Where Have All The Bunnies Gone?

Angela Macmillan ponders the under-representation of rabbits in grown-up literature.

Eight thirty this morning found me at the vet’s with a frantic dog who was desperately trying to be somewhere else. During a brief lull in between his barking and tugging I saw a notice on the wall announcing that next week is, believe it or not, National Rabbit Week. Later, after the dog and I had had our shots–he of anti inflammatory stuff and me espresso–I started to think about rabbits in literature.

Rabbits have done what rabbits do best all over children’s literature. There are dozens of them: Peter Rabbit, Benjamin Bunny, Rabbit ( plus friends and relations), Miffy, Velveteen Rabbit, Brer Rabbit and so on. They appear fairly frequently in crossover literature too: Bigwig, Hazel and of course the White Rabbit. But apart from an excellent, if grim, short story called ‘The Little Pet’ by Dan Jacobson, I just can’t think of an adult book featuring rabbits. Dogs, cats, horses by the score but adult literature, as far as I know, is a rabbit free zone. Surely there is at least one rabbit reference somewhere in Shakespeare?

There is John Updike’s Rabbit of course, but that is cheating.  So what about poetical rabbits?  I am drawing a bunny blank here as well. I can only come up with Alan Brownjohn’s ‘Going to See the Rabbit’ which is really a poem for children but has an adult theme. And I think there is something by D.H. Lawrence, but it is not in any of my anthologies.

The dog is much better and fast asleep beside me dreaming, no doubt, of racing up Watership Down so I leave you to ponder with this quotation from John Steinbeck no less:
‘Ideas are like rabbits. You get a couple and learn how to handle them and pretty soon you have a dozen’.


By Angela Macmillan

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5 thoughts on “Where Have All The Bunnies Gone?”

  1. Hmm, you’re right.

    There are some rabbit-like creatures in Cowper’s poems for his pet hares, and there’s Norman Nicholson’s poem about them too, ‘Cowper’s Tame Hare’. The only outright rabbit poem that springs to mind isn’t exactly about a bunny. It’s John Kinsella’s bleak and forceful ‘Essay on Myxomatosis’. The rabbit probably turns up in literature more in a cookery context or in hunting scenes than as a creature one could know.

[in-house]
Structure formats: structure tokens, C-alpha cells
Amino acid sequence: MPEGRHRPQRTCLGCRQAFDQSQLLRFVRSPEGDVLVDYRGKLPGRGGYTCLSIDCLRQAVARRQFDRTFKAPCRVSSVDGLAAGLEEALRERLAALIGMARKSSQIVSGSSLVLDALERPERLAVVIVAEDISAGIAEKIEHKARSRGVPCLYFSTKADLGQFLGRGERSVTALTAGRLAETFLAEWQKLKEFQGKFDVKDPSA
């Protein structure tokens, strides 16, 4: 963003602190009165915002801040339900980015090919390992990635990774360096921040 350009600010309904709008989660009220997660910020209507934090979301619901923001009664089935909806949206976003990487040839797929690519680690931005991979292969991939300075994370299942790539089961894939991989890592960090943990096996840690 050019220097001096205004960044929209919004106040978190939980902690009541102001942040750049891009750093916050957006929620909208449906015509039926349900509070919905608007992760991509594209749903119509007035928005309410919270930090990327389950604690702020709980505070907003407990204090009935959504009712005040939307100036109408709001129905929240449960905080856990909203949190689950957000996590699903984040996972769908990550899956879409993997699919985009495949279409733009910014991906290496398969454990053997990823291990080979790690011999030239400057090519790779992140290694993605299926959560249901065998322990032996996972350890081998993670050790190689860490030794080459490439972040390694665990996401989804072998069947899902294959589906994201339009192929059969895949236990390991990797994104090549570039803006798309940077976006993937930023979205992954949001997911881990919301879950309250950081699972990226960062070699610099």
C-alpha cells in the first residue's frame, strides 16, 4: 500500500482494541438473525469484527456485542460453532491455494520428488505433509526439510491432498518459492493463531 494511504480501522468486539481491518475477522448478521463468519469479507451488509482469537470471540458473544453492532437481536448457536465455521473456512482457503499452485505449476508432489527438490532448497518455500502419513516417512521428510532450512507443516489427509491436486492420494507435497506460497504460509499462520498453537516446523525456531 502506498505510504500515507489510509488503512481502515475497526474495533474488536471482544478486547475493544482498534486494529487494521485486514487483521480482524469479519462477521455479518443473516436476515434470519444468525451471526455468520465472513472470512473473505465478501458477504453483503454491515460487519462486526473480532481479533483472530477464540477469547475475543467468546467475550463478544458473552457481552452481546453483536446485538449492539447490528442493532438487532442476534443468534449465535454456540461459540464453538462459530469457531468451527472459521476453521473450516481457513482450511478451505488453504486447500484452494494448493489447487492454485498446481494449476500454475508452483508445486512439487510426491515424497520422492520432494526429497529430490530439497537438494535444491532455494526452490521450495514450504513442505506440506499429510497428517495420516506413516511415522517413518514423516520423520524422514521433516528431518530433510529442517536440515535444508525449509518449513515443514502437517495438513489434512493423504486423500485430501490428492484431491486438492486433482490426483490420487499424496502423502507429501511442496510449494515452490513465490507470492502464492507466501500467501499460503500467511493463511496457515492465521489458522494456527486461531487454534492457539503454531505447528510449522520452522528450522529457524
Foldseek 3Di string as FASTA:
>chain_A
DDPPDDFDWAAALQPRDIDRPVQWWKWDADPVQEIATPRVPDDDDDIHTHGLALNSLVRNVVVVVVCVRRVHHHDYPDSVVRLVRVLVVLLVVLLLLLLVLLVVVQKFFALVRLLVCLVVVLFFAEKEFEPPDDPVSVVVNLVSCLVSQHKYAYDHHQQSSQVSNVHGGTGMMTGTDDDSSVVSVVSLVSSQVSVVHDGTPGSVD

I didn’t know it was rabbit week. Do we have to wear a ribbon of some kind? I vote orange with a tattered green fringe for the whole carrotiness of it.

  2. I like your design, but isn’t orange and green a little inflammatory in an Irish context? Unless the ribbon was recognisably in the shape of a carrot of course.

    As for cookery I can confirm that Hannah Glasse’s “The Art of Cookery Made Plain and Easy” (1747), sometimes known as “First Catch Your Hare” has some excellent rabbit recipes, some of which don’t contain sheep’s brains and are thus compatible with modern abbatoir regulations.

    I feel a recommendation coming on.

  3. Come on, chaps! You can’t have forgotten the rabbit, the great, the powerful, the overwhelmingly male rabbit of D.H. Lawrence? I can’t find my copy of The Rainbow – I can’t find much in my study, it’s disgusting hutch of a place – but Lawrence’s rabbit ( is it Gerald, holding it?) has great powerful back legs, and Gudrun is disgusted or fascinated – I want to say it is a white rabbit but I’m not sure that’s true. It has a wild eye, it looks dangerous, more like a beast, and it’s legs are scrabbling and kicking. Oh come on, one of you ordered folks whose books are not disordered – quote it for me.

  4. Are you thinking of Bismarck, Winifred’s black and white rabbit, Jane? If so, he’s in Chapter 18 of Women in Love and he’s treated very brutally by Gerald! (Is Gerald in The Rainbow?)

    You’re right Angie, ‘books are bereft of bunnies’ but if we put two bunny books together, we might get lots!

  5. @NOGGIN “if we put two bunny books together, we might get lots!”

    So that’s what’s been going on around here. Like Benjamin Bunny, who married his cousin Flopsy and had a large family, they are “improvident and cheerful”.

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